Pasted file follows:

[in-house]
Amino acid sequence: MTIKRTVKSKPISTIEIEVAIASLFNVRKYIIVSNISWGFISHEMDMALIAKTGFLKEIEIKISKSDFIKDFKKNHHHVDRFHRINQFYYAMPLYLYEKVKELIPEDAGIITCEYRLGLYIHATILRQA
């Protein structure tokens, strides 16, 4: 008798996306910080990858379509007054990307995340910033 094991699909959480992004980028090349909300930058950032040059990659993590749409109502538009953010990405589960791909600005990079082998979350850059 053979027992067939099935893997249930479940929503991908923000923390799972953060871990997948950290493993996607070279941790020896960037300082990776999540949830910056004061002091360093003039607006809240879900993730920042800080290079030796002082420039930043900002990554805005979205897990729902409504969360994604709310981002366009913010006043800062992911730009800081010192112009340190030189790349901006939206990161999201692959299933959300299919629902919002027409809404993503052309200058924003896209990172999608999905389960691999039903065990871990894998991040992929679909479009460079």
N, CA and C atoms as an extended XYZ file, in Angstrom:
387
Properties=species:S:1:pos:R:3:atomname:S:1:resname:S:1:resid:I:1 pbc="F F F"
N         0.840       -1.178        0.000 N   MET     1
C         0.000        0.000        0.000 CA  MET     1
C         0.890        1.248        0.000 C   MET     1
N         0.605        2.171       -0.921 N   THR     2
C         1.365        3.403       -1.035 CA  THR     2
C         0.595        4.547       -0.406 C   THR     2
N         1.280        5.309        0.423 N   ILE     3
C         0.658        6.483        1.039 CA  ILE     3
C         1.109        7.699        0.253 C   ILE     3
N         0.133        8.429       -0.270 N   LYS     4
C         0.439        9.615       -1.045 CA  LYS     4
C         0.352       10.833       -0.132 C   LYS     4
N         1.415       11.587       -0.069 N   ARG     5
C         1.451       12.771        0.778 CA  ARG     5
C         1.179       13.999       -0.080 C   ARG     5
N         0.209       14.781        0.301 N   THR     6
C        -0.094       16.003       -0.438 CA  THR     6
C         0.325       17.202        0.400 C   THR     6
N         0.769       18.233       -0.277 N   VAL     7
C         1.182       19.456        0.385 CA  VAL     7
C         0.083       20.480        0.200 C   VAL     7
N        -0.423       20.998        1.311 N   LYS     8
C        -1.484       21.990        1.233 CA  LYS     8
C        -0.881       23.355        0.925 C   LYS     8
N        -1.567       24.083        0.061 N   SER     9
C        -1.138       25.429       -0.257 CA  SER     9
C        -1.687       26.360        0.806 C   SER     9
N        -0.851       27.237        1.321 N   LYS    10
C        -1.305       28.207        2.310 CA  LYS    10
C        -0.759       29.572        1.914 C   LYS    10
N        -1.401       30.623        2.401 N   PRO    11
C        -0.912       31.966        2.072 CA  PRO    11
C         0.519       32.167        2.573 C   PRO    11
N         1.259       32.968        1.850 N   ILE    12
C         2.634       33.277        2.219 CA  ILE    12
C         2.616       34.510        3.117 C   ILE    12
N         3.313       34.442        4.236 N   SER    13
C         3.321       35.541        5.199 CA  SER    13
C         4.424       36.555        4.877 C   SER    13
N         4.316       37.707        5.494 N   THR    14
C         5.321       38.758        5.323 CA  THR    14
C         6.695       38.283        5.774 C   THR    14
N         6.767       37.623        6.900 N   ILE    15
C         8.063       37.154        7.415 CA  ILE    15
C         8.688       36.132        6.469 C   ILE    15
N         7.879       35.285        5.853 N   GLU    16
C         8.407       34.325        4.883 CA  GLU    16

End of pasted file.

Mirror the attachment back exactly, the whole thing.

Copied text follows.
[in-house]
Amino acid sequence: MTIKRTVKSKPISTIEIEVAIASLFNVRKYIIVSNISWGFISHEMDMALIAKTGFLKEIEIKISKSDFIKDFKKNHHHVDRFHRINQFYYAMPLYLYEKVKELIPEDAGIITCEYRLGLYIHATILRQA
């Protein structure tokens, strides 16, 4: 008798996306910080990858379509007054990307995340910033 094991699909959480992004980028090349909300930058950032040059990659993590749409109502538009953010990405589960791909600005990079082998979350850059 053979027992067939099935893997249930479940929503991908923000923390799972953060871990997948950290493993996607070279941790020896960037300082990776999540949830910056004061002091360093003039607006809240879900993730920042800080290079030796002082420039930043900002990554805005979205897990729902409504969360994604709310981002366009913010006043800062992911730009800081010192112009340190030189790349901006939206990161999201692959299933959300299919629902919002027409809404993503052309200058924003896209990172999608999905389960691999039903065990871990894998991040992929679909479009460079």
N, CA and C atoms as an extended XYZ file, in Angstrom:
387
Properties=species:S:1:pos:R:3:atomname:S:1:resname:S:1:resid:I:1 pbc="F F F"
N         0.840       -1.178        0.000 N   MET     1
C         0.000        0.000        0.000 CA  MET     1
C         0.890        1.248        0.000 C   MET     1
N         0.605        2.171       -0.921 N   THR     2
C         1.365        3.403       -1.035 CA  THR     2
C         0.595        4.547       -0.406 C   THR     2
N         1.280        5.309        0.423 N   ILE     3
C         0.658        6.483        1.039 CA  ILE     3
C         1.109        7.699        0.253 C   ILE     3
N         0.133        8.429       -0.270 N   LYS     4
C         0.439        9.615       -1.045 CA  LYS     4
C         0.352       10.833       -0.132 C   LYS     4
N         1.415       11.587       -0.069 N   ARG     5
C         1.451       12.771        0.778 CA  ARG     5
C         1.179       13.999       -0.080 C   ARG     5
N         0.209       14.781        0.301 N   THR     6
C        -0.094       16.003       -0.438 CA  THR     6
C         0.325       17.202        0.400 C   THR     6
N         0.769       18.233       -0.277 N   VAL     7
C         1.182       19.456        0.385 CA  VAL     7
C         0.083       20.480        0.200 C   VAL     7
N        -0.423       20.998        1.311 N   LYS     8
C        -1.484       21.990        1.233 CA  LYS     8
C        -0.881       23.355        0.925 C   LYS     8
N        -1.567       24.083        0.061 N   SER     9
C        -1.138       25.429       -0.257 CA  SER     9
C        -1.687       26.360        0.806 C   SER     9
N        -0.851       27.237        1.321 N   LYS    10
C        -1.305       28.207        2.310 CA  LYS    10
C        -0.759       29.572        1.914 C   LYS    10
N        -1.401       30.623        2.401 N   PRO    11
C        -0.912       31.966        2.072 CA  PRO    11
C         0.519       32.167        2.573 C   PRO    11
N         1.259       32.968        1.850 N   ILE    12
C         2.634       33.277        2.219 CA  ILE    12
C         2.616       34.510        3.117 C   ILE    12
N         3.313       34.442        4.236 N   SER    13
C         3.321       35.541        5.199 CA  SER    13
C         4.424       36.555        4.877 C   SER    13
N         4.316       37.707        5.494 N   THR    14
C         5.321       38.758        5.323 CA  THR    14
C         6.695       38.283        5.774 C   THR    14
N         6.767       37.623        6.900 N   ILE    15
C         8.063       37.154        7.415 CA  ILE    15
C         8.688       36.132        6.469 C   ILE    15
N         7.879       35.285        5.853 N   GLU    16
C         8.407       34.325        4.883 CA  GLU    16